Somaliland: Drought Emergency Plan Of Action.
June 15, 2019 - Written by qoriadmin

Summary Of Major Revisions Made To Emergency Plan Of Action:

A two-month timeframe extension (new end date 11 August 2019) is being requested to finalize implementation of activities. Delays in implementation are due to procurement and tender process of the financial service provider and approval of the DREF due to changes required to the operational strategy.

Pending activities are the third and final cash distribution to the 850 Families being targeted in Sahil and Adwal, Post-Distribution Monitoring of the second and third cash distributions and lesson learned workshop. To finalize these activities an additional allocation of CHF 20,651 is needed to cover additional volunteers’ costs during the extended timeframe; additional payments requested by the financial service provider to complete the final Cash Distribution and Monitoring Costs for Africa Region Staff.

The Crisis is Ongoing, with 2.2m people expected to be in urgent need of assistance by July and the recent Floods Compounding the situation for affected populations. Somalia Red Crescent Society (SRCS) staff members are developing proposals to mobilize resources from both Movement and non-Movement partners to allow a much-needed scale up in their response. A scale up through this DREF would not be possible due to the timeframe limitations. Timeframe extension and additional allocation are therefore requested to finalize activities approved in the initial DREF request.


Description Of The Disaster

Dry hot conditions continue to prevail across Somaliland, leading to rapid deterioration in rangeland resources as well as access to water and food security across Somaliland. The consensus forecast released at the end of August 2018 by the Greater Horn of Africa Climate Outlook Forum (GHACOF50), indicating a greater likelihood of normal to abovenormal Deyr (Oct-Dec) rainfall, did not materialize. Indeed, the Deyr rains started late and were significantly below average across most of the country, with large parts of central Somalia and some parts of northern Somalia receiving 25 to 50 percent of average rainfall according to IPC. Driven by the impacts of below-average Deyr seasonal (October to December 2018) rainfall and large-scale destitution and displacement from the 2016/2017 drought and protracted conflict, the number of people in the Crisis and Emergency levels of food insecurity is projected to reach 2.2 million by July, if assistance is not significantly scaled up. This is more than 40 per cent higher than the projection in January.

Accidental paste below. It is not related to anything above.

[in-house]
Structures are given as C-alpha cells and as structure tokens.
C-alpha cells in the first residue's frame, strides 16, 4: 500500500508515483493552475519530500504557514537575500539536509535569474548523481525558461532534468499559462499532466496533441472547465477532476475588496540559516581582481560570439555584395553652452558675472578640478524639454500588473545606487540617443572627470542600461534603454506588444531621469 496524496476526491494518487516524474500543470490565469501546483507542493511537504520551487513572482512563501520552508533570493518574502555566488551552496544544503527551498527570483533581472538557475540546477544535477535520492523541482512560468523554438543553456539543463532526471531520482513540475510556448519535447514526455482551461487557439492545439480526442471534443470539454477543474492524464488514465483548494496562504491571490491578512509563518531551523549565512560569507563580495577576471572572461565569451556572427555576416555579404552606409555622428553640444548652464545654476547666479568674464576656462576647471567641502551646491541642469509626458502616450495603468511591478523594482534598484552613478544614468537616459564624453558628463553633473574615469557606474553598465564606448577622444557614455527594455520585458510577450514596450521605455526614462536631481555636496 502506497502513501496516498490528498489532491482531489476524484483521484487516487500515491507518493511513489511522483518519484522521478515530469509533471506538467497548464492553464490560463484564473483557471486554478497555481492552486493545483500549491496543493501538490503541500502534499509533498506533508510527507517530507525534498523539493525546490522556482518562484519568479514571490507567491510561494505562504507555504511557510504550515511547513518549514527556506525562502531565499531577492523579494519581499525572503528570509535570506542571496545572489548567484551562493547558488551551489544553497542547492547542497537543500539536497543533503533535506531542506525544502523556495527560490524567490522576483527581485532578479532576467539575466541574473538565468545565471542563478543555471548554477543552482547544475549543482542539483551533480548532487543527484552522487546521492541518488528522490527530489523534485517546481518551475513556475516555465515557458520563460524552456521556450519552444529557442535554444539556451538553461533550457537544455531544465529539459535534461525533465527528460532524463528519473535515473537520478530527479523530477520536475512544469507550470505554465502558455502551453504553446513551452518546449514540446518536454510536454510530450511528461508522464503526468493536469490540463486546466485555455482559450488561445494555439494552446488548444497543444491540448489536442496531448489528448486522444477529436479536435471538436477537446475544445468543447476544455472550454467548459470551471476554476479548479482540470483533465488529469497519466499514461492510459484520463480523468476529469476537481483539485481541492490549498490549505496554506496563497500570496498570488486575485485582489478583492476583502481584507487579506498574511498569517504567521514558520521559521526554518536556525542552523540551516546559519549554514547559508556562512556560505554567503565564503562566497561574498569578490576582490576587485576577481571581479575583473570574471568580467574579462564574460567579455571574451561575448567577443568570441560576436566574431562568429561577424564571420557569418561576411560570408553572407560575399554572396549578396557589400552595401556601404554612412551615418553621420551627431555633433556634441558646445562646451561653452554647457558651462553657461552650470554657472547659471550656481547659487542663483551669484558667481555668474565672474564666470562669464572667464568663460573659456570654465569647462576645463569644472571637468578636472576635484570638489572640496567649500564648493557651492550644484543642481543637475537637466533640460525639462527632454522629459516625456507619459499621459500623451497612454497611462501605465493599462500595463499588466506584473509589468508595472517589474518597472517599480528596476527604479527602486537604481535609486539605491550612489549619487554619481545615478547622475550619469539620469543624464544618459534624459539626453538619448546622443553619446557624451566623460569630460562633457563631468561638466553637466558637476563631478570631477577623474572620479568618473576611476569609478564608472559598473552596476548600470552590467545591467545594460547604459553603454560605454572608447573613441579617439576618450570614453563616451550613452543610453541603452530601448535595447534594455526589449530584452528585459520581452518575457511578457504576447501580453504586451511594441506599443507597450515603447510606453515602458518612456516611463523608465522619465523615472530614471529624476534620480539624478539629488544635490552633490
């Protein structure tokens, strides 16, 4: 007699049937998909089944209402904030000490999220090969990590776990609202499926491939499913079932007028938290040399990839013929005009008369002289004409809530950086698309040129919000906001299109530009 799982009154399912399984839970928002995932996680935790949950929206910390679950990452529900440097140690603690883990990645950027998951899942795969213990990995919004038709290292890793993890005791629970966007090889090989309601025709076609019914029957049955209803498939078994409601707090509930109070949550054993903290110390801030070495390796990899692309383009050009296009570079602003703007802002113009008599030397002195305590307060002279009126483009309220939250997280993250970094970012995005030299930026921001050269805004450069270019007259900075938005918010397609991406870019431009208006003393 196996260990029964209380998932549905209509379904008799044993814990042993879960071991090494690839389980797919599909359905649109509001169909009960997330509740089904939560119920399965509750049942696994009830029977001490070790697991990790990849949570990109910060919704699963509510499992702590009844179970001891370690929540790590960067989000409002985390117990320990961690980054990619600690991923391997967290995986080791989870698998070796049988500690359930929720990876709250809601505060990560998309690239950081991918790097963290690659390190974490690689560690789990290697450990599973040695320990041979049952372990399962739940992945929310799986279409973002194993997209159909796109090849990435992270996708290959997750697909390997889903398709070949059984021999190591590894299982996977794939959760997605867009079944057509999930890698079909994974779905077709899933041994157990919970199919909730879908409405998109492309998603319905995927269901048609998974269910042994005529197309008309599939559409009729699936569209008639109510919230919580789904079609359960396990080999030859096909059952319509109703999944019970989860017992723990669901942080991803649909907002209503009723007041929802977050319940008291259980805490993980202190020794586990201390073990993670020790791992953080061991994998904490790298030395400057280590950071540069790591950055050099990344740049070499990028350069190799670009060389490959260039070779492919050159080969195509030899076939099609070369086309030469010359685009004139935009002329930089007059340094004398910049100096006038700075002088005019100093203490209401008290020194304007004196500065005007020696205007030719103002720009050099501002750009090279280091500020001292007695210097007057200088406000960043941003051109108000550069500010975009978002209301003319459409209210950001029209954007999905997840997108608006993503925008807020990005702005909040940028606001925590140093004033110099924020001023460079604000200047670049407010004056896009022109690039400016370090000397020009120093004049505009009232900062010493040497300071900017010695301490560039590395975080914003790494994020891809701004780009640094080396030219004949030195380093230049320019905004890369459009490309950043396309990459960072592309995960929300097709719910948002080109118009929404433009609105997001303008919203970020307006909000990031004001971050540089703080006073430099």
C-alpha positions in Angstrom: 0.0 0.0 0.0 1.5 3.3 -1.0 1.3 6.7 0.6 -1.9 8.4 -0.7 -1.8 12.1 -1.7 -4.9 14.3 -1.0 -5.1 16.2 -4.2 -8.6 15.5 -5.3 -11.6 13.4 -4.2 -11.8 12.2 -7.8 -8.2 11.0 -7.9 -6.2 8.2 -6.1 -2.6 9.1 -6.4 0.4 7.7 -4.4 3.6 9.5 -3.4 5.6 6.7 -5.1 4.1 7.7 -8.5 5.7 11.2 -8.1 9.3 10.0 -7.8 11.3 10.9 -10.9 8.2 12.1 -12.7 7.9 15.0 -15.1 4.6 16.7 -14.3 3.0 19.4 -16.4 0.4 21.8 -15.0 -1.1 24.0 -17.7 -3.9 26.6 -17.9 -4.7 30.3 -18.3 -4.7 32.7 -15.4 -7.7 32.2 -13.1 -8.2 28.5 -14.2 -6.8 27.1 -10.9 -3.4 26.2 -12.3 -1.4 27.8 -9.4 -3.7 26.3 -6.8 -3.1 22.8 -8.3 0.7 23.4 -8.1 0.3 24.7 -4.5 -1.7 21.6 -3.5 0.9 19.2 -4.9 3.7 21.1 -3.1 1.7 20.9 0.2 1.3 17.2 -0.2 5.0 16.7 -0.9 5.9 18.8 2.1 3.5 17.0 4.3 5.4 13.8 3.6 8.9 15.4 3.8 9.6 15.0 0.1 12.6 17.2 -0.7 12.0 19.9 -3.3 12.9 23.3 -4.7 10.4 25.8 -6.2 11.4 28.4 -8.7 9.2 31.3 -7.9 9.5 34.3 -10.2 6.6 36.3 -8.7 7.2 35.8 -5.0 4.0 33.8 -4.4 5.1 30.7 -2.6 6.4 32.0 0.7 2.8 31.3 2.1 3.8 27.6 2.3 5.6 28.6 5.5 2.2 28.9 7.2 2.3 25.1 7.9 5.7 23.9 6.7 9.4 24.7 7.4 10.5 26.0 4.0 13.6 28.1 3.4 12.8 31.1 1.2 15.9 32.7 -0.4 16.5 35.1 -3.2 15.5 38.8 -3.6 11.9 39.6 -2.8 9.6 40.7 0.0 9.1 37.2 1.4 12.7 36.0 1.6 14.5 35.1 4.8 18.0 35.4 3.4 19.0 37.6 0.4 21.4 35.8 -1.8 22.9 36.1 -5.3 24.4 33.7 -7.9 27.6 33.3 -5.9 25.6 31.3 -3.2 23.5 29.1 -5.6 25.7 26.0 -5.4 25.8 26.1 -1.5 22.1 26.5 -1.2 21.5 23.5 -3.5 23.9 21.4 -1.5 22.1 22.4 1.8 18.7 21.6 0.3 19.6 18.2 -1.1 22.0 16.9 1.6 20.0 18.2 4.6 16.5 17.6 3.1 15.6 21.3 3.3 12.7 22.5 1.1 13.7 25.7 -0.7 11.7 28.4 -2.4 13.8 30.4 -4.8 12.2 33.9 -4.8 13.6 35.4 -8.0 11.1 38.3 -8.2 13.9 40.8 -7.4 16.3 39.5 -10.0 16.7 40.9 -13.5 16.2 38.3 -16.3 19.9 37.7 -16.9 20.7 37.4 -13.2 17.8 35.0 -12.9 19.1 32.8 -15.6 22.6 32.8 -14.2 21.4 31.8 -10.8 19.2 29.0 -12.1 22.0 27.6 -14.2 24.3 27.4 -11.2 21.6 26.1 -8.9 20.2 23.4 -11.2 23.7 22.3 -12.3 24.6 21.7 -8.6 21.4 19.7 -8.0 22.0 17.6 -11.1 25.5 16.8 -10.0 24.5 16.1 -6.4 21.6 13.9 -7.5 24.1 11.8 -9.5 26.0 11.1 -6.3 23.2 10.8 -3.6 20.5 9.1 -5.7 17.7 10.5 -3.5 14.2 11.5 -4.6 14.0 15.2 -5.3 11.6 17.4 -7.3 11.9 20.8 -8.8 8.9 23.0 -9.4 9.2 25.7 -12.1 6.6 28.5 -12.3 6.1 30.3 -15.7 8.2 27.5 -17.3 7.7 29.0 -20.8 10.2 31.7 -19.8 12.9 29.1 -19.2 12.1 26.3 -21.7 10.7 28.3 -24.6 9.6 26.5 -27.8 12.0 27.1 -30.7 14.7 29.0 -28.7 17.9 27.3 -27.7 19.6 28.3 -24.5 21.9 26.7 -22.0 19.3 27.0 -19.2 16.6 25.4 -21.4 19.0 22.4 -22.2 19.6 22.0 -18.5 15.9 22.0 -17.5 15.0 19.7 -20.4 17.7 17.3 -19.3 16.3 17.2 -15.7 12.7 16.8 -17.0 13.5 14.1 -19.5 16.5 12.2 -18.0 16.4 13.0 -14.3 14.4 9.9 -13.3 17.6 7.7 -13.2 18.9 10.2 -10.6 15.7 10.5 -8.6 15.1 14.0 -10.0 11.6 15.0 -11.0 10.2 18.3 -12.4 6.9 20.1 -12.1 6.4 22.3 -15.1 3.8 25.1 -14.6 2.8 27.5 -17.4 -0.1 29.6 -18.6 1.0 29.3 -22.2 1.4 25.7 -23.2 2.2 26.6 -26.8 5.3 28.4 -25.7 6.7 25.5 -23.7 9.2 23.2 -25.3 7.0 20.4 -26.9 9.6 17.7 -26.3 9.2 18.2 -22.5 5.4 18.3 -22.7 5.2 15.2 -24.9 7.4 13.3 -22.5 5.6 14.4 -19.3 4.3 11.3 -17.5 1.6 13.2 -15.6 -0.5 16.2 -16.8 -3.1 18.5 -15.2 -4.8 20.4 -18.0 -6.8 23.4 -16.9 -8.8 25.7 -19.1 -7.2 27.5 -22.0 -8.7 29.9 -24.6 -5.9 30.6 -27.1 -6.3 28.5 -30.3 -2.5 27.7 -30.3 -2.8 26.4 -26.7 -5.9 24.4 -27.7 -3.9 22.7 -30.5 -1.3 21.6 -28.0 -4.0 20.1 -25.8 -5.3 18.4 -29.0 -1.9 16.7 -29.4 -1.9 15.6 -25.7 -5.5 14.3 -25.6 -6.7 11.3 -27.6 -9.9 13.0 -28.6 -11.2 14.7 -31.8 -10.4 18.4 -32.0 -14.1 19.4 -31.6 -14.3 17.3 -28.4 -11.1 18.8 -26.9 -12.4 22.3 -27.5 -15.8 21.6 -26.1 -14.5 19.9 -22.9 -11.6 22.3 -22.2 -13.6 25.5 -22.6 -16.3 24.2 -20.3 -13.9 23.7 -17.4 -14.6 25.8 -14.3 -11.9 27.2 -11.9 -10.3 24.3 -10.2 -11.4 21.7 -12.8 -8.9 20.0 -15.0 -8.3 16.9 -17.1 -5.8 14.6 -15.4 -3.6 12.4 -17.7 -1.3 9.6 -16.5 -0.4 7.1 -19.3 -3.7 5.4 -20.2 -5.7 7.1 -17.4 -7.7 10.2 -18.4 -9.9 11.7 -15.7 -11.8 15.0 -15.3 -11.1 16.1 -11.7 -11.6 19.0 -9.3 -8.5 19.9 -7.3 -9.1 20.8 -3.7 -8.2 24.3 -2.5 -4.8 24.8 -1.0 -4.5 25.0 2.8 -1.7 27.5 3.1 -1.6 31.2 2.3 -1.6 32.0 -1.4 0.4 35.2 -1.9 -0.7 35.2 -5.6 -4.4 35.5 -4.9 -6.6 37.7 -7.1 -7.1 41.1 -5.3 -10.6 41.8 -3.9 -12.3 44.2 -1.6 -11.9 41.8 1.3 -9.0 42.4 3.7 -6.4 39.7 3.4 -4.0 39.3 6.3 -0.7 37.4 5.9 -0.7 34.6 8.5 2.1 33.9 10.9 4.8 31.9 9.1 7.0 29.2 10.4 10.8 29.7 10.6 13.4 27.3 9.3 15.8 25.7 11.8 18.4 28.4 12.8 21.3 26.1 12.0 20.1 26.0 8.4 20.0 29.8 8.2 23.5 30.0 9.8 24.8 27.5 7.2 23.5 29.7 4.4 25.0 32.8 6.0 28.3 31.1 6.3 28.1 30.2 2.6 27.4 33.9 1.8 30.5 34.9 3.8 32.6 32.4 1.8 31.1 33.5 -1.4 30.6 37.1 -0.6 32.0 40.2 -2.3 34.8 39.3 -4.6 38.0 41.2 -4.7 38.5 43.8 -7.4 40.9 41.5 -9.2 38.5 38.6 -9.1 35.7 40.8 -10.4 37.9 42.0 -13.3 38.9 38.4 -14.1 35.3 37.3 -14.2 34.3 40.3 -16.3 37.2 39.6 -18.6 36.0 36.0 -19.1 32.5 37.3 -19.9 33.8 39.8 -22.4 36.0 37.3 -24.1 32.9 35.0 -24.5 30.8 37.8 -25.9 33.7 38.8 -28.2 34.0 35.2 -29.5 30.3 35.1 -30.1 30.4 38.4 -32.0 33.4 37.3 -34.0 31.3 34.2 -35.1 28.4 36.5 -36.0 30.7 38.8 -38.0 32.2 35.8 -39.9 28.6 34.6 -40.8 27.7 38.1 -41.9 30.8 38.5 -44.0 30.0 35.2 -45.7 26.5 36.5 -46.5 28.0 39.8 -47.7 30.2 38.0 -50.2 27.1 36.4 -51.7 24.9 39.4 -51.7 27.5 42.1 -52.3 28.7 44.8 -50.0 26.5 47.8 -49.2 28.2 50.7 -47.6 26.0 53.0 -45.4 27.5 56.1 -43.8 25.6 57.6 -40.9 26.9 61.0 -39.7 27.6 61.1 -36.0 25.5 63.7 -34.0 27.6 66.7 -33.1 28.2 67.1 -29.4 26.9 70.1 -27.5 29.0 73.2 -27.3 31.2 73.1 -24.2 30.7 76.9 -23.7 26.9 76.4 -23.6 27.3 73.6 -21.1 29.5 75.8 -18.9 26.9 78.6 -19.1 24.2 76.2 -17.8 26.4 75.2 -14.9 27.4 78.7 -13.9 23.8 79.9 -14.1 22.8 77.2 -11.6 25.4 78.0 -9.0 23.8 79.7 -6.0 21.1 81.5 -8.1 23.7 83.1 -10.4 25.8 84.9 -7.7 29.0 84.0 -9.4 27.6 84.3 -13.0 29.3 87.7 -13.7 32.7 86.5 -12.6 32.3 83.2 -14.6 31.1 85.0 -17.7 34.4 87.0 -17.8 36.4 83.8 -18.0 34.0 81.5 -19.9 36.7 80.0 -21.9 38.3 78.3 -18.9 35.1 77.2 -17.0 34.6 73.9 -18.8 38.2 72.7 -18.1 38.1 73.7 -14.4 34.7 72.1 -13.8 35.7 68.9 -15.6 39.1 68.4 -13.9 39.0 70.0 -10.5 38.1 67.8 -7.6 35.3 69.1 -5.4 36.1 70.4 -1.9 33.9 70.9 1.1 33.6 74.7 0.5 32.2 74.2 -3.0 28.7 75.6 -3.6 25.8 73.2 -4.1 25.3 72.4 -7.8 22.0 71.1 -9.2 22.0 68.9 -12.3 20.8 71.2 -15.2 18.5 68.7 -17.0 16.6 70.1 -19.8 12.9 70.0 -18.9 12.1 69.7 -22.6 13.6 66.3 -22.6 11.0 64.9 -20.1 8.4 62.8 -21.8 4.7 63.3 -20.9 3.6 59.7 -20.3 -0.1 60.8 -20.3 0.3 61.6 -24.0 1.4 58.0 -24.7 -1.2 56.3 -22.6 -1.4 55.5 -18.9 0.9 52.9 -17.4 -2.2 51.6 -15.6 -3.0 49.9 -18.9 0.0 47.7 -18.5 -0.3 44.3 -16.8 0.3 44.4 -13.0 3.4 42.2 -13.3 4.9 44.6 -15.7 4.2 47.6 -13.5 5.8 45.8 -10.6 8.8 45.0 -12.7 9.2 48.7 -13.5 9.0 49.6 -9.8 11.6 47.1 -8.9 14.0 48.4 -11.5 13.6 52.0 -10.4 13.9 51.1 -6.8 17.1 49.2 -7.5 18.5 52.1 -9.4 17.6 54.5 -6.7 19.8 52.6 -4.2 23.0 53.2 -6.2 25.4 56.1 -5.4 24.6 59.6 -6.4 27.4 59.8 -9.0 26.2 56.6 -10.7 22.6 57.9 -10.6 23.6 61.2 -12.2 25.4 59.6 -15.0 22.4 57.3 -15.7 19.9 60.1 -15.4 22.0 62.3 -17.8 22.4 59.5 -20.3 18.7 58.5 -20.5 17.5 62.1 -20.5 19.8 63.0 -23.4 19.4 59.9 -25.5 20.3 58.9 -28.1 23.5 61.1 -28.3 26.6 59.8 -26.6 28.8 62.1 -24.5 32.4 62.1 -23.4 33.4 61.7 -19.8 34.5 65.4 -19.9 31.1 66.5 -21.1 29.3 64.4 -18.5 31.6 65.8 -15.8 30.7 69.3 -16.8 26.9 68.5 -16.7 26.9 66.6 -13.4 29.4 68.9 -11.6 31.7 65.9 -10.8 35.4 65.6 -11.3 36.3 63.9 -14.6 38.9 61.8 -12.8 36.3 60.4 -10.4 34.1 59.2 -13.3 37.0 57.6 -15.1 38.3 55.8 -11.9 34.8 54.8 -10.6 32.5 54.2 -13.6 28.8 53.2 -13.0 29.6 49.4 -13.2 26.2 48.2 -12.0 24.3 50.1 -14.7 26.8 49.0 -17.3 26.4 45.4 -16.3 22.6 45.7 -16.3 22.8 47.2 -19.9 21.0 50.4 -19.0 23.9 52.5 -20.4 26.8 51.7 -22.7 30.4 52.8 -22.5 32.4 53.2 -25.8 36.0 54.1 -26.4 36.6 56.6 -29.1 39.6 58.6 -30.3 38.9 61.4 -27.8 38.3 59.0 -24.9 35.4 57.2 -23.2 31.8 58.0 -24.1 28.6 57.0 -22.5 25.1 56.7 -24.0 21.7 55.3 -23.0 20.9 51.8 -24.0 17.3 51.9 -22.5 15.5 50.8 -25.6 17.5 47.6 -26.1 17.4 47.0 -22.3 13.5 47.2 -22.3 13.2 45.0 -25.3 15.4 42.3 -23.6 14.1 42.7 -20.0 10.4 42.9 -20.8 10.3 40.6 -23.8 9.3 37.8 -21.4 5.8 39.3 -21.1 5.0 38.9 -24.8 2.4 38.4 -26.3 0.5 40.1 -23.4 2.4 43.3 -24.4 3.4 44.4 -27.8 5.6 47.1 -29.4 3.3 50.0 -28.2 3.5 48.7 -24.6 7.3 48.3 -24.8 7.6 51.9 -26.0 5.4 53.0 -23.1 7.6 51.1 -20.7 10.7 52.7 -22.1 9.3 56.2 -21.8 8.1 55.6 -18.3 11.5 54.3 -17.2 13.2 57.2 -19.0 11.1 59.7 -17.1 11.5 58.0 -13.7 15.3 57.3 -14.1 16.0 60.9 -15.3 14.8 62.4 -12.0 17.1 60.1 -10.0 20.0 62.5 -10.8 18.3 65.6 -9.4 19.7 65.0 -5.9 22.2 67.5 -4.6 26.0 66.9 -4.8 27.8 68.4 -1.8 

Overall, OCHA report 5.4 million people will be food insecure by July. Although Gu’ rainfall in May improved in some areas, the rains have generally performed worse than the predicted average-to-near average for May. Many areas have experienced torrential rains in a short period, which have led to flash flooding and deaths in some instances.

FAO-FSNAU estimates up to 50 per cent decline in this year’s harvest (OCHA, 31.05.2019). Although this has occurred in DREF target regions, it has not affected exact locations where implementation is taking place.

According to the presentation by FSNAU in NAFORD office on April 22 2019, significant deterioration in Gu/Karan crop harvest prospects, livestock production and reproduction is likely to continue, with likely adverse impacts on food security and nutrition outcomes in most parts of Somaliland. In addition, as detailed in the second appeal from NADFOR released 25 April 2019 and circulated to all humanitarian actors there is a high increase of hotspot areas which need an immediate response, particularly in the eastern regions of Somaliland Sool, Sanaag and Togdheer.

Damage caused, numbers of affected population and their actual and potential needs are as follows;

• Pasture and water availability are below average of what is required for livelihoods
• Sharp increases in water prices observed in many areas
• Livestock body condition is poor to below average in most affected areas
• Livestock holding is below baseline in most affected areas
• Limited saleable animals and increasing destitution among poor pastoralists due to the impact of recurrent shocks accumulated debt level, with reduced access to additional loans
• Social support systems are overstretched due to repeated shocks
• Poor pastoralists unable to take advantage of favorable livestock prices and Terms of Trade since they own limited saleable animals with below average to poor body condition
• Light to moderate rainfall received in between early to mid-April is preventing further deterioration in some areas.
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